Rally to restore sanity and/or fearGary and I attended the Jon Stewart/Stephen Colbert Rally on Saturday.  Frankly, we were motivated more by the incentive of a $19 airfare than any political leanings.  Gary jumped on the cheap fare the night the Rally was announced; we really didn’t know what we were getting into.  In fact, it wasn’t until we were actually at the Rally that we fully understood the meaning of the Rally.  Being fans of the Daily Show and the Colbert Report we figured at the very least it would be an entertaining day.

One goal of the Rally was to eclipse the reported 85,000 person attendance at the Glen Beck Rally in August.  Unofficial counts showed the Sanity Rally surpassed the 250,000 mark. According to Stewart the rally was for “the majority of Americans, the 70–80 percenters, who don’t have extreme political views and lack a voice in the media.”

The Rally started with a warm-up band and a couple of comedians who elicited crowd response by creating giant waves.  The day officially started at 1 PM and included brief but well planned appearances by Father Guido Sarducci, Sam Waterston and Kareem Abdul-Jabbar. Music was provided by John Legend, Cat Stevens (or “Joe” as Stewart called him), Ozzy Osbourne, the O’Jays, Sheryl Crow, Kid Rock, and Tony Bennett.  And of course the co-hosts provided a non-stop string of “schtick.”  That’s a lot of entertainment packed into a 2 hour event!

Stewart presented “sanity” awards to a number of people including Detroit’s Armando Galarraga who defended the umpire whose bad call cost him a no-hitter and Jacob Isom who skateboarded past a militant Christian protest leader and snatched a Koran away from him before he could set it on fire.  Colbert presented “fear” awards to a seven year old girl and a “tight black t-shirt” as his way of poking fun at NPR and Anderson Cooper respectively.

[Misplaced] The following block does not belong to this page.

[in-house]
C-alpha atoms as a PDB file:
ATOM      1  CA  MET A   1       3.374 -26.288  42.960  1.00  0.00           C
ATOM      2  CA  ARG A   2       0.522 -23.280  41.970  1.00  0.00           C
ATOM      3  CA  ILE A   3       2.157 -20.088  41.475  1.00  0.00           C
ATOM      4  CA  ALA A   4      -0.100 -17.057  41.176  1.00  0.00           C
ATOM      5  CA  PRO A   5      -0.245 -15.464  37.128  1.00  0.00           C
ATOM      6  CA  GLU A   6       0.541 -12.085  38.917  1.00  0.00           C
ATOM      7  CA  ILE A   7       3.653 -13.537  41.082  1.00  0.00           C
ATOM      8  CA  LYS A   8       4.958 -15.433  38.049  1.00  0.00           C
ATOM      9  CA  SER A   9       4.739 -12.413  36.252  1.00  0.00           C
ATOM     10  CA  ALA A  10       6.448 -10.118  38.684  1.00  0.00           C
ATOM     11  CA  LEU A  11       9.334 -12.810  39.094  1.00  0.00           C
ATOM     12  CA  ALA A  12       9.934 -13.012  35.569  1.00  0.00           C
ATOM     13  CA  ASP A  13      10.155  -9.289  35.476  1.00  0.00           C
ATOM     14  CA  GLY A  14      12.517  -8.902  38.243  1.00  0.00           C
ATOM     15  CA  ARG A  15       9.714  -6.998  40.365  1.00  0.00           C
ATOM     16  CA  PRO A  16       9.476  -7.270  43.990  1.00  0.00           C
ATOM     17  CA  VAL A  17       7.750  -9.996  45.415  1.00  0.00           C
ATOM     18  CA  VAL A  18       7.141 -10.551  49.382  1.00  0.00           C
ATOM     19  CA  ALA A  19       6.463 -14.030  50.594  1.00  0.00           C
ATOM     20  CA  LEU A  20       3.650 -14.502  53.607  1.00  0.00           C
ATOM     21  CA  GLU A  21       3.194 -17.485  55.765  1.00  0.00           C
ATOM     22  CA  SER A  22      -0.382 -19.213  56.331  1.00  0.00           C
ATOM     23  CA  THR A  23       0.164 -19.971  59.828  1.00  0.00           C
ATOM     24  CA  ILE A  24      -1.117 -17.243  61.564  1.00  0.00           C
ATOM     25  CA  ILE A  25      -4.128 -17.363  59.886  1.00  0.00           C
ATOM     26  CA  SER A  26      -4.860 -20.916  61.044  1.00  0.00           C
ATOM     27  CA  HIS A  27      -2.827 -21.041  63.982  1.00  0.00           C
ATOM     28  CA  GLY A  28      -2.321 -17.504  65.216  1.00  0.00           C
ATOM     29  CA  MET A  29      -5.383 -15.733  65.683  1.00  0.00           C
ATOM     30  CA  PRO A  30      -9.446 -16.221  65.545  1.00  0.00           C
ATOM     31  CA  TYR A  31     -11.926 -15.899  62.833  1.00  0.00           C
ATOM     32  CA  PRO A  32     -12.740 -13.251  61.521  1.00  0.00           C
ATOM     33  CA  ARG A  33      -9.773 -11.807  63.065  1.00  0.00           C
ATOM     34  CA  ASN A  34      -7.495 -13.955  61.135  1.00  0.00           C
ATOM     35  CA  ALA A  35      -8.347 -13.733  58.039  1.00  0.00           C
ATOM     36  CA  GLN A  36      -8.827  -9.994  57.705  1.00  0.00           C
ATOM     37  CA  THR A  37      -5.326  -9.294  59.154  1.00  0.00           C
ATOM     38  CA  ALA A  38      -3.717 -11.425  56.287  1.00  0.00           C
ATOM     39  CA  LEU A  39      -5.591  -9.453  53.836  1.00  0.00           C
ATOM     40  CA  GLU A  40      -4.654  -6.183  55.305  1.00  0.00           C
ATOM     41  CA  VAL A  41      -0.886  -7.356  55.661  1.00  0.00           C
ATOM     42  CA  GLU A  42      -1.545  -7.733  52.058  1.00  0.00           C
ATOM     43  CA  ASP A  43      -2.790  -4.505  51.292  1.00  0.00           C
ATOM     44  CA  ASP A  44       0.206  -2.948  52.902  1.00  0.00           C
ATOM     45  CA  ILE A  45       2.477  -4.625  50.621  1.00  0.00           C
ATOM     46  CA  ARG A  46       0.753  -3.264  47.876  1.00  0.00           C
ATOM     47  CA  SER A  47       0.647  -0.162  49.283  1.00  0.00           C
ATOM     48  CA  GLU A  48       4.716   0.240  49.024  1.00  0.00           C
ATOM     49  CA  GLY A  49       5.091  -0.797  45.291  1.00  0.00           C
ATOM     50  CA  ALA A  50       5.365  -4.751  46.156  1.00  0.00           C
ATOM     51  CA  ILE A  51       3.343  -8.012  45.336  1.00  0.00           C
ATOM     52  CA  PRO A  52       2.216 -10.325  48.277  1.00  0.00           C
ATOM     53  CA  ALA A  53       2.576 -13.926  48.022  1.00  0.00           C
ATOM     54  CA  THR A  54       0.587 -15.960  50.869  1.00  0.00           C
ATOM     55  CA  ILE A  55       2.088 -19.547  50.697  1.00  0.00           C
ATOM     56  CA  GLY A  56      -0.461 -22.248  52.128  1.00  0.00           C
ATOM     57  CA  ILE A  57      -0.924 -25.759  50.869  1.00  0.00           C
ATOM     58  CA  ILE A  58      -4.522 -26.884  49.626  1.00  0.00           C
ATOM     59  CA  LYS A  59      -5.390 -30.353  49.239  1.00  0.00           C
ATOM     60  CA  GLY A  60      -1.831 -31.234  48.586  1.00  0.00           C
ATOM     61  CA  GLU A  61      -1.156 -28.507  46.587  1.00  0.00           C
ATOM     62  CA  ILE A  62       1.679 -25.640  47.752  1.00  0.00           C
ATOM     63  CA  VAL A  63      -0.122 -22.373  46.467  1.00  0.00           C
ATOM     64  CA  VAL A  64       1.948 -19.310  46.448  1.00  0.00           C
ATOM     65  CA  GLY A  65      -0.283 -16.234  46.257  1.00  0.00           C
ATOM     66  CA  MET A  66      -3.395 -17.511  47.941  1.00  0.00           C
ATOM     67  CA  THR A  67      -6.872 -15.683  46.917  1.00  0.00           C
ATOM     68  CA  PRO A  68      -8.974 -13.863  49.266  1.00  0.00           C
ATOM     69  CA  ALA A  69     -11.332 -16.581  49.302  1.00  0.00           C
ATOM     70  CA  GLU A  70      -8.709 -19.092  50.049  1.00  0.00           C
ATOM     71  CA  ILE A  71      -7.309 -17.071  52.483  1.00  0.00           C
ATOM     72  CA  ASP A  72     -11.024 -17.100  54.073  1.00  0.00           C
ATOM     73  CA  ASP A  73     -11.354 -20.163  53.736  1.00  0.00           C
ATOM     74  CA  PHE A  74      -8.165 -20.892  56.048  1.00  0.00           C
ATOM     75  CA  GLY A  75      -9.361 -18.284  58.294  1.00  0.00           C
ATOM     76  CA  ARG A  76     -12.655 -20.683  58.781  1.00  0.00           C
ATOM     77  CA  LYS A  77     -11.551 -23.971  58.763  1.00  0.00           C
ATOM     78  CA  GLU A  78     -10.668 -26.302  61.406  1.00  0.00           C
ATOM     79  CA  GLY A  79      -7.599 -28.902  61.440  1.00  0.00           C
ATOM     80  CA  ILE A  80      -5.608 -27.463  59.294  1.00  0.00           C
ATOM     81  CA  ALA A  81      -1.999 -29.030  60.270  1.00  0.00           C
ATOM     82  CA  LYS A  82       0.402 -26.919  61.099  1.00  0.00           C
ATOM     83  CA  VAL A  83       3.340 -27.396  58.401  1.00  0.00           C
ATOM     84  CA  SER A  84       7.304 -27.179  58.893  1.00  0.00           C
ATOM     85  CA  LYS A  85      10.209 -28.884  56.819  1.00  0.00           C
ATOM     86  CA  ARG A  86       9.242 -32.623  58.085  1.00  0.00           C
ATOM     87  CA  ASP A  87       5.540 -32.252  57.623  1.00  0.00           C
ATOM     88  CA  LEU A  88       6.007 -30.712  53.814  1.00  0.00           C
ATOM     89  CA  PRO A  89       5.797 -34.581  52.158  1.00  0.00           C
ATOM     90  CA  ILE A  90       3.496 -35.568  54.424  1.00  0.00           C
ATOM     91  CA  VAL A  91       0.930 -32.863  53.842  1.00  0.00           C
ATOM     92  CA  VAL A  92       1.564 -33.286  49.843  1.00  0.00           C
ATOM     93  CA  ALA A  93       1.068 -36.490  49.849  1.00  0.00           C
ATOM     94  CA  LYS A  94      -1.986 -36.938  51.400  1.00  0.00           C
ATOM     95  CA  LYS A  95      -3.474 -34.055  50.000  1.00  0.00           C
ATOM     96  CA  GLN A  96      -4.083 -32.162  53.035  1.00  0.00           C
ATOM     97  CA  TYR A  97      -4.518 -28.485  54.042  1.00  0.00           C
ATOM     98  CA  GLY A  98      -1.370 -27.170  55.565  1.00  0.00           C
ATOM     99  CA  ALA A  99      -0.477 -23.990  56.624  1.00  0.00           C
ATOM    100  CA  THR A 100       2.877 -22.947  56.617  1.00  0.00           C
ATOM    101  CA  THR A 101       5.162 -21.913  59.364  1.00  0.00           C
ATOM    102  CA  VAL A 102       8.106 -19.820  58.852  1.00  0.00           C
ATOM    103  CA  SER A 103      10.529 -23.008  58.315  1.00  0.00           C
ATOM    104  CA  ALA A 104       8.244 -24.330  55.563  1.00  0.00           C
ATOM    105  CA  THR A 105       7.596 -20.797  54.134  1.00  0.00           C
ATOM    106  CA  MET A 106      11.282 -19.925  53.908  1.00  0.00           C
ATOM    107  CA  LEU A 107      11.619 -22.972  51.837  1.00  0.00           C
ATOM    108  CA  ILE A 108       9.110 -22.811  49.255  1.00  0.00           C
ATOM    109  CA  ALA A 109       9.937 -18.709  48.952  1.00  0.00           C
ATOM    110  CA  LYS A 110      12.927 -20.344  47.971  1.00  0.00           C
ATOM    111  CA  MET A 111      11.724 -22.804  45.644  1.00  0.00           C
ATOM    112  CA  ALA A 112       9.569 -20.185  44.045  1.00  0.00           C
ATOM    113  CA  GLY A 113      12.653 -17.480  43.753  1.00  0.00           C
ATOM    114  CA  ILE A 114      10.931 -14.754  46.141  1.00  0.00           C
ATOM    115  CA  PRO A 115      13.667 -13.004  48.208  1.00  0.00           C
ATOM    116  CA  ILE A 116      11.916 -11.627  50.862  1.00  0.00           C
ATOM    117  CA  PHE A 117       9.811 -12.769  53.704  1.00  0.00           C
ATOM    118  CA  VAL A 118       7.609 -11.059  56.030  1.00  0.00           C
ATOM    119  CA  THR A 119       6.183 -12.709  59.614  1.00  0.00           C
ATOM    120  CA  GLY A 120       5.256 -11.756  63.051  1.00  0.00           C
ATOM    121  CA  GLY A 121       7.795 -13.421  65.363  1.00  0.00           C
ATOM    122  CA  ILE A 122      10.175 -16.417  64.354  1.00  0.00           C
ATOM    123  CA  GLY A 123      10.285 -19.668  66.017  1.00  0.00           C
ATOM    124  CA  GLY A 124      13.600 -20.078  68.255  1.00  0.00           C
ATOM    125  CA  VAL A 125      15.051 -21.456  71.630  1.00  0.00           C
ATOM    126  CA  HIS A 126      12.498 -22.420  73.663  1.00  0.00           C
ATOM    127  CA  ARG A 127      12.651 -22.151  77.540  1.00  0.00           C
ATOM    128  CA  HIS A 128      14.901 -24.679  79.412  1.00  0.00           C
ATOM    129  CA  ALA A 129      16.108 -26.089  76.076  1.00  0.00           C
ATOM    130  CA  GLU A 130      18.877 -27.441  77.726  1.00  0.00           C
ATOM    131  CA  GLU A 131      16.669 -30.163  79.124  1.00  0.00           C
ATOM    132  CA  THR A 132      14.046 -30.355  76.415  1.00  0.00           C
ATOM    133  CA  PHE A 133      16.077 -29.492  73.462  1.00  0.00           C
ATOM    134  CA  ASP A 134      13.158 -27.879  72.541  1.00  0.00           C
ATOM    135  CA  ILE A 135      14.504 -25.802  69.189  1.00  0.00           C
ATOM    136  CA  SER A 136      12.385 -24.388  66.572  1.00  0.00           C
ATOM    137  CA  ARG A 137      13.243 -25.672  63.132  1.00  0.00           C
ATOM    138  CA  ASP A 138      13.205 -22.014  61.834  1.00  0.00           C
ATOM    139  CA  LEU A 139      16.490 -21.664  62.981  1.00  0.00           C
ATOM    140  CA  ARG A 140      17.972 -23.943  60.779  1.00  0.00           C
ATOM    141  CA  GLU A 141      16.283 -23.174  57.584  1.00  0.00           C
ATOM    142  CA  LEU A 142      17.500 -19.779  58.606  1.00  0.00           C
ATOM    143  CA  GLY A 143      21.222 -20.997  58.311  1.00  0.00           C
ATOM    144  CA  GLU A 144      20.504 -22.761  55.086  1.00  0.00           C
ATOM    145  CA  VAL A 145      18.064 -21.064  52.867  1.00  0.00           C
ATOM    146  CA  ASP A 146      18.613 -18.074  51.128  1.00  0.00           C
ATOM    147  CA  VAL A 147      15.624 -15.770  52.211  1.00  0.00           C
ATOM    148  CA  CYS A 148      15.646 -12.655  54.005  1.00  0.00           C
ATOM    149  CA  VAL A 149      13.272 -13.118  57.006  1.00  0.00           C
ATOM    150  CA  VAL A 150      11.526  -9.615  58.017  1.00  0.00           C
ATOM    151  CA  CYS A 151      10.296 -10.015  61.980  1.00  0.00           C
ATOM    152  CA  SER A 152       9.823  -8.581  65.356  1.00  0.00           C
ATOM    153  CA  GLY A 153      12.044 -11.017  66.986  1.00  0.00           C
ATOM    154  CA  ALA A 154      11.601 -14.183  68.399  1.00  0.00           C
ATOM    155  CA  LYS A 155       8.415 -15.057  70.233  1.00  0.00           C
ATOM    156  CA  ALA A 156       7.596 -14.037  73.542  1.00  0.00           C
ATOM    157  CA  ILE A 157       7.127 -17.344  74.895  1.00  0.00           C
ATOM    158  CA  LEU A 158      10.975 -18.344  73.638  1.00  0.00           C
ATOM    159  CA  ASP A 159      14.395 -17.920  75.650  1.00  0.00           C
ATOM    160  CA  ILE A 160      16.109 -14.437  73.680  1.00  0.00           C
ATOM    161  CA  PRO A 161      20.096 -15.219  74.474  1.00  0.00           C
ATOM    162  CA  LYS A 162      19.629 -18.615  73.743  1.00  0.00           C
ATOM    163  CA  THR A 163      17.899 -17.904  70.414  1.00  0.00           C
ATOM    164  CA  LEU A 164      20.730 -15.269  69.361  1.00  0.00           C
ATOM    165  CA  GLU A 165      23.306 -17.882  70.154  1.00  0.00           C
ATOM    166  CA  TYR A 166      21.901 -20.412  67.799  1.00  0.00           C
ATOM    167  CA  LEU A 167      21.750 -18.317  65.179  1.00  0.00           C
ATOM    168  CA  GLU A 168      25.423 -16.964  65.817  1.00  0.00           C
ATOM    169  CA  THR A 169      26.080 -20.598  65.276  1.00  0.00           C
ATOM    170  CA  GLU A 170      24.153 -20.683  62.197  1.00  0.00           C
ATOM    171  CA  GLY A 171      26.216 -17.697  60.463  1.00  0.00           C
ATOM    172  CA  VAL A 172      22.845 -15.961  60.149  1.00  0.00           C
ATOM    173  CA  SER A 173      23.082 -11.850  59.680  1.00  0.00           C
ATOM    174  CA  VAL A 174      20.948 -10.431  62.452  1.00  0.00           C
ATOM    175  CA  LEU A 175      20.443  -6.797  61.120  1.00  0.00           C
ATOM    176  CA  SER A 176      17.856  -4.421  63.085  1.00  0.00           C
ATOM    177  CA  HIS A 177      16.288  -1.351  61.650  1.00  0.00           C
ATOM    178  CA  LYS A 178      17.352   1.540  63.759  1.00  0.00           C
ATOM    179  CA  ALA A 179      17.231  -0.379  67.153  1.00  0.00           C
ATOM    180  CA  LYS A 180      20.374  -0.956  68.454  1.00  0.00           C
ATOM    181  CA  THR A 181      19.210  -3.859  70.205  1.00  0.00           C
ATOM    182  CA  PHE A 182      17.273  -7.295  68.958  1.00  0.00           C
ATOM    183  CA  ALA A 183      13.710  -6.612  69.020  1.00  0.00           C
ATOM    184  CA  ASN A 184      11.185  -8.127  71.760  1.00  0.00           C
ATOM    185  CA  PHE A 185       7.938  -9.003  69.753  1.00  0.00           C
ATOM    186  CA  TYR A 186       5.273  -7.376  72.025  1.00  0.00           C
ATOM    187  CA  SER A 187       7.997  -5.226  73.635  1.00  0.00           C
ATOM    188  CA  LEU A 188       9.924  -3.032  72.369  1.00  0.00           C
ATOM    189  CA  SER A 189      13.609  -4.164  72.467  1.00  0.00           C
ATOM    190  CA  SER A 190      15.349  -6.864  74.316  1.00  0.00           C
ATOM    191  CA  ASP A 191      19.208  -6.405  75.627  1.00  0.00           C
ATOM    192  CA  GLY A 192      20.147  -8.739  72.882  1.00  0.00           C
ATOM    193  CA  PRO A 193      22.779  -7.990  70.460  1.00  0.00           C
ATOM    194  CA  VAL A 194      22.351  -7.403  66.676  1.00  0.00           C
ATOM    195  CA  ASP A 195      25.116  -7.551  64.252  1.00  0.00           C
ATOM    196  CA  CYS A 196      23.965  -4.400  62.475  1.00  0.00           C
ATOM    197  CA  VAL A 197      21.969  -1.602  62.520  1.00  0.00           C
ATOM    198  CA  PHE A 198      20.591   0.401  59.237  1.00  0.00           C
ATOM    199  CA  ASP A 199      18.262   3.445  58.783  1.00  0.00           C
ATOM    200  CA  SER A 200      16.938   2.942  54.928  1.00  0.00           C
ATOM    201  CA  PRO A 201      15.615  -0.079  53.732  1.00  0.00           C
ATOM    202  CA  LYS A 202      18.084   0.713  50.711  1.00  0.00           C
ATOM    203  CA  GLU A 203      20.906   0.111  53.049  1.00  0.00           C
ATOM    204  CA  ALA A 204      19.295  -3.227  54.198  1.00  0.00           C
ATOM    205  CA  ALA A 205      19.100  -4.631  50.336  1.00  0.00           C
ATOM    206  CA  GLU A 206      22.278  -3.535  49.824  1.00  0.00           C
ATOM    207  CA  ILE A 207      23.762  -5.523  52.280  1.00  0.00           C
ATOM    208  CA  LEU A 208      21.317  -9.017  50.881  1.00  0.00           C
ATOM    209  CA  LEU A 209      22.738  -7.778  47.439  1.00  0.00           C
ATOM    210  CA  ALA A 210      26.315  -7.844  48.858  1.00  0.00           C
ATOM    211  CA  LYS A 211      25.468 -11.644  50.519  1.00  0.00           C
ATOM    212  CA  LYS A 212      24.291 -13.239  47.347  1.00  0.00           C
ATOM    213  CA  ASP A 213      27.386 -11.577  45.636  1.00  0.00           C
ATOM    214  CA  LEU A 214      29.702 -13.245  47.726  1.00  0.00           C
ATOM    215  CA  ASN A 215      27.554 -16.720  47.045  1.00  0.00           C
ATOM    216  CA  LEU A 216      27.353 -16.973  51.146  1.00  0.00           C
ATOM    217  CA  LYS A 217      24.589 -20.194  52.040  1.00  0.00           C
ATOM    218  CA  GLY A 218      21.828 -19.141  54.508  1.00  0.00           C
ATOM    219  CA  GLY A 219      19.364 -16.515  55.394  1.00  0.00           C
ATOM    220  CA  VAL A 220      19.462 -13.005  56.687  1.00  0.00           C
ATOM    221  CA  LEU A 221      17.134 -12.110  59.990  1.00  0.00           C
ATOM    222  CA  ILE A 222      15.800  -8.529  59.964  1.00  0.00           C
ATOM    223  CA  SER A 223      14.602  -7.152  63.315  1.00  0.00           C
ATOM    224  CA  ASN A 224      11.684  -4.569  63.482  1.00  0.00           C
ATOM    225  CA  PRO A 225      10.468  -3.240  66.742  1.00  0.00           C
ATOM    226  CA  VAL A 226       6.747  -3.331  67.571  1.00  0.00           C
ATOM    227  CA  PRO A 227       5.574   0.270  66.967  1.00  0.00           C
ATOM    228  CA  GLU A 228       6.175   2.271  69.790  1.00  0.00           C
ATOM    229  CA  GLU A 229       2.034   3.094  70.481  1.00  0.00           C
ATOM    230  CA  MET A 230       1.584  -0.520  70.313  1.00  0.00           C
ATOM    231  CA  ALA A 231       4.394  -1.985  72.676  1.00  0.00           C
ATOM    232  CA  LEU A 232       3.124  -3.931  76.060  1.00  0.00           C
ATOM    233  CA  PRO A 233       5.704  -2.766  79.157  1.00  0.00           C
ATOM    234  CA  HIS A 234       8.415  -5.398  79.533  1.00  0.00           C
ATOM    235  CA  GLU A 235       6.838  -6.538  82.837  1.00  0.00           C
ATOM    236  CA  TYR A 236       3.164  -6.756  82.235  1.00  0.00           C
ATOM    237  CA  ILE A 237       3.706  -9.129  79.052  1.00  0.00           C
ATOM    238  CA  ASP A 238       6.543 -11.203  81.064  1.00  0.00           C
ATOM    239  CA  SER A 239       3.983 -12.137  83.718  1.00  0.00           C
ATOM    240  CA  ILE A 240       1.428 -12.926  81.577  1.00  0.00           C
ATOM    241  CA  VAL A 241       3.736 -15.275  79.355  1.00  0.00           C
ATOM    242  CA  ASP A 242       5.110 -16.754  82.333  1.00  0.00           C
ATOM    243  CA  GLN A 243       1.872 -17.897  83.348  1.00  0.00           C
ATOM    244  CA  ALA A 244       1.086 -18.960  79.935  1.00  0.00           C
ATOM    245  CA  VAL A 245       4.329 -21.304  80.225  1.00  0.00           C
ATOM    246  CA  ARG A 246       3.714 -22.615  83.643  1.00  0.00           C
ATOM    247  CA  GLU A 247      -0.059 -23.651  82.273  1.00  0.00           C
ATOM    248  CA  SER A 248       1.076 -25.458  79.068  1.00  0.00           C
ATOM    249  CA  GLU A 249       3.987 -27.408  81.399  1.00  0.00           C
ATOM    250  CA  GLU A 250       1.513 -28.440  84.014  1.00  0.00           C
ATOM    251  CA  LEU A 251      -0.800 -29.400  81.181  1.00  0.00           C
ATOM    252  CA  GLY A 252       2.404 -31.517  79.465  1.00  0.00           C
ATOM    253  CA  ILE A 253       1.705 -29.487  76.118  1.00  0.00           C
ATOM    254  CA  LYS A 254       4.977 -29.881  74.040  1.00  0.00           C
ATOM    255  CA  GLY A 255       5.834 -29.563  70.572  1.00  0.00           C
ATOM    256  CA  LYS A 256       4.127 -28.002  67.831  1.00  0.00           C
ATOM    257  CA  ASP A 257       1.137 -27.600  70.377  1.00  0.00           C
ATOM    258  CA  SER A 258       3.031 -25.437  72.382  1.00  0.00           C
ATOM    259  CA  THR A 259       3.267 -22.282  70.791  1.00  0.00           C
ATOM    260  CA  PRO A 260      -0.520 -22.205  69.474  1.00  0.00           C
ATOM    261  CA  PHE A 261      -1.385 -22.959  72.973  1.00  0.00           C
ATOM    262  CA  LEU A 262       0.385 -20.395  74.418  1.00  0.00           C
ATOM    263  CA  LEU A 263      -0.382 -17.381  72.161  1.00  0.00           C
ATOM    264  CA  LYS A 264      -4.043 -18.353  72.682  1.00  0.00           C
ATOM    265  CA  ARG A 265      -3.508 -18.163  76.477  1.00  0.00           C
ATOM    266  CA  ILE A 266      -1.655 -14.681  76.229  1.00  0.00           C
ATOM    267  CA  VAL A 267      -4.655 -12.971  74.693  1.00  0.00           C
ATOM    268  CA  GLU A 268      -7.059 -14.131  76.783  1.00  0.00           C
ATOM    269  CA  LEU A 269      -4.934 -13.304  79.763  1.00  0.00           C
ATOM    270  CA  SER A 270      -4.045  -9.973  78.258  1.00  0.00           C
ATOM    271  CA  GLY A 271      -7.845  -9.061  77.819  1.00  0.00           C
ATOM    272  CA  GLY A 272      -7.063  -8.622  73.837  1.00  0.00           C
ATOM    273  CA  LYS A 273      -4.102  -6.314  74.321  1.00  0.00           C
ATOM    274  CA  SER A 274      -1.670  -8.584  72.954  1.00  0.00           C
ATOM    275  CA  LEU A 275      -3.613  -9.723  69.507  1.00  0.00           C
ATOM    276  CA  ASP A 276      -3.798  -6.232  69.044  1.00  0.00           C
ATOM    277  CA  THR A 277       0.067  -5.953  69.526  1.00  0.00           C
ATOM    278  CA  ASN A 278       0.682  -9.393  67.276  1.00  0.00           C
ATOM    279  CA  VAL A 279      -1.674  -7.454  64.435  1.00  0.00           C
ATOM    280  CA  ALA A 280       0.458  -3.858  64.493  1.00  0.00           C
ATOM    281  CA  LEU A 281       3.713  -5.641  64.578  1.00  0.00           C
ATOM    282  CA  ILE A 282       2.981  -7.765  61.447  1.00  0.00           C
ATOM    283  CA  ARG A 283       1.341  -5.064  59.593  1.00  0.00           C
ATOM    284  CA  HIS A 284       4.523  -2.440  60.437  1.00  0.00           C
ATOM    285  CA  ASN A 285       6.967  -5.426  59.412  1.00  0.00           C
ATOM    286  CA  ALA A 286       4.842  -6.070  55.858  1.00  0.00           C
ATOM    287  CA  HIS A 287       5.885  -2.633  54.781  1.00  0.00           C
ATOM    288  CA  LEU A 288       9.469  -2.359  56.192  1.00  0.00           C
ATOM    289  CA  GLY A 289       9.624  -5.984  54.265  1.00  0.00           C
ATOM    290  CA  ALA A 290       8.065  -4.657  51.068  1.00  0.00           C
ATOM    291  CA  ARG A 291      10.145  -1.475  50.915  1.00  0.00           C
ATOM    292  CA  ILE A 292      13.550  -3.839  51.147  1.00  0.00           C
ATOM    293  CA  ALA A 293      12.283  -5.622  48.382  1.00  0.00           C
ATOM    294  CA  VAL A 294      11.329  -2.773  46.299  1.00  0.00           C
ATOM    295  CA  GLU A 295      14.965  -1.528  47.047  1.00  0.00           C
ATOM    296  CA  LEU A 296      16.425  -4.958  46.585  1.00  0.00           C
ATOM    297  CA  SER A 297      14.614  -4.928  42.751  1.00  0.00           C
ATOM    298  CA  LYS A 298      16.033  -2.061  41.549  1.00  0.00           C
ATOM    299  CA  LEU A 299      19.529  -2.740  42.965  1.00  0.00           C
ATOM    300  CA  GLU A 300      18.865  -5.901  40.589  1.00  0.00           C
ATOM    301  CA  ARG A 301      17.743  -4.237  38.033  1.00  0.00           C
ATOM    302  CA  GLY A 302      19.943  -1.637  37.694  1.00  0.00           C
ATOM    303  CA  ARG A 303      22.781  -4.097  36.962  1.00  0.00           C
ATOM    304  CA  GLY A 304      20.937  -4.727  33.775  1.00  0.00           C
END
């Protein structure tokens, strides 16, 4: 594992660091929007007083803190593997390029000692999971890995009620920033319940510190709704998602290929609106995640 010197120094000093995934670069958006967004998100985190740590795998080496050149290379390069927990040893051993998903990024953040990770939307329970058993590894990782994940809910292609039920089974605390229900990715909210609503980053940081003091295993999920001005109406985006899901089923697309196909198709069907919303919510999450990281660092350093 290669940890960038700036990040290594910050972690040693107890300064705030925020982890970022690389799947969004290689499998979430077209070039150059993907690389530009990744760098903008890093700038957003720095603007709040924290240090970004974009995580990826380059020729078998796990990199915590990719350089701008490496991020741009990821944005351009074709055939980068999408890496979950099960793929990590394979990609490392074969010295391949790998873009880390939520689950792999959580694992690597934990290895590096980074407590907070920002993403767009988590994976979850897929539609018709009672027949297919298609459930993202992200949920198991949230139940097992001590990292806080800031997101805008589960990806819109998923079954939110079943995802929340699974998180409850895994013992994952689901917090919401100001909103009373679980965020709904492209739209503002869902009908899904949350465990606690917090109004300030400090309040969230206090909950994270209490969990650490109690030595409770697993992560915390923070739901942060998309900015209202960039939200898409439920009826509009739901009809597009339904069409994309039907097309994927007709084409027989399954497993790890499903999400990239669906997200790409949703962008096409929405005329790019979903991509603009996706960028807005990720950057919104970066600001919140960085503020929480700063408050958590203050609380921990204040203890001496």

Equally entertaining were the great signs and posters carried by a large part of the crowd that aimed not at supporting a particular political ideology but rather poked fun at the upcoming elections and its coverage by the news media. Ironically, the major news outlets deemed the Rally to be a “political” event and pretty much banned coverage on the part of their staff.  Guess there wasn’t enough controversy to suit their taste.

All in all it was a great day.  The weather was perfect and the crowd astonishingly mellow.  Attendees came from literally across the country and ranged from toddlers to senior citizens.  It was amazing to see such a diverse population united by their ability to find humor in the stereotypical politician.  Most importantly it was great to know that there are still people out there that can agree to disagree without resorting to name calling, finger pointing and shouting.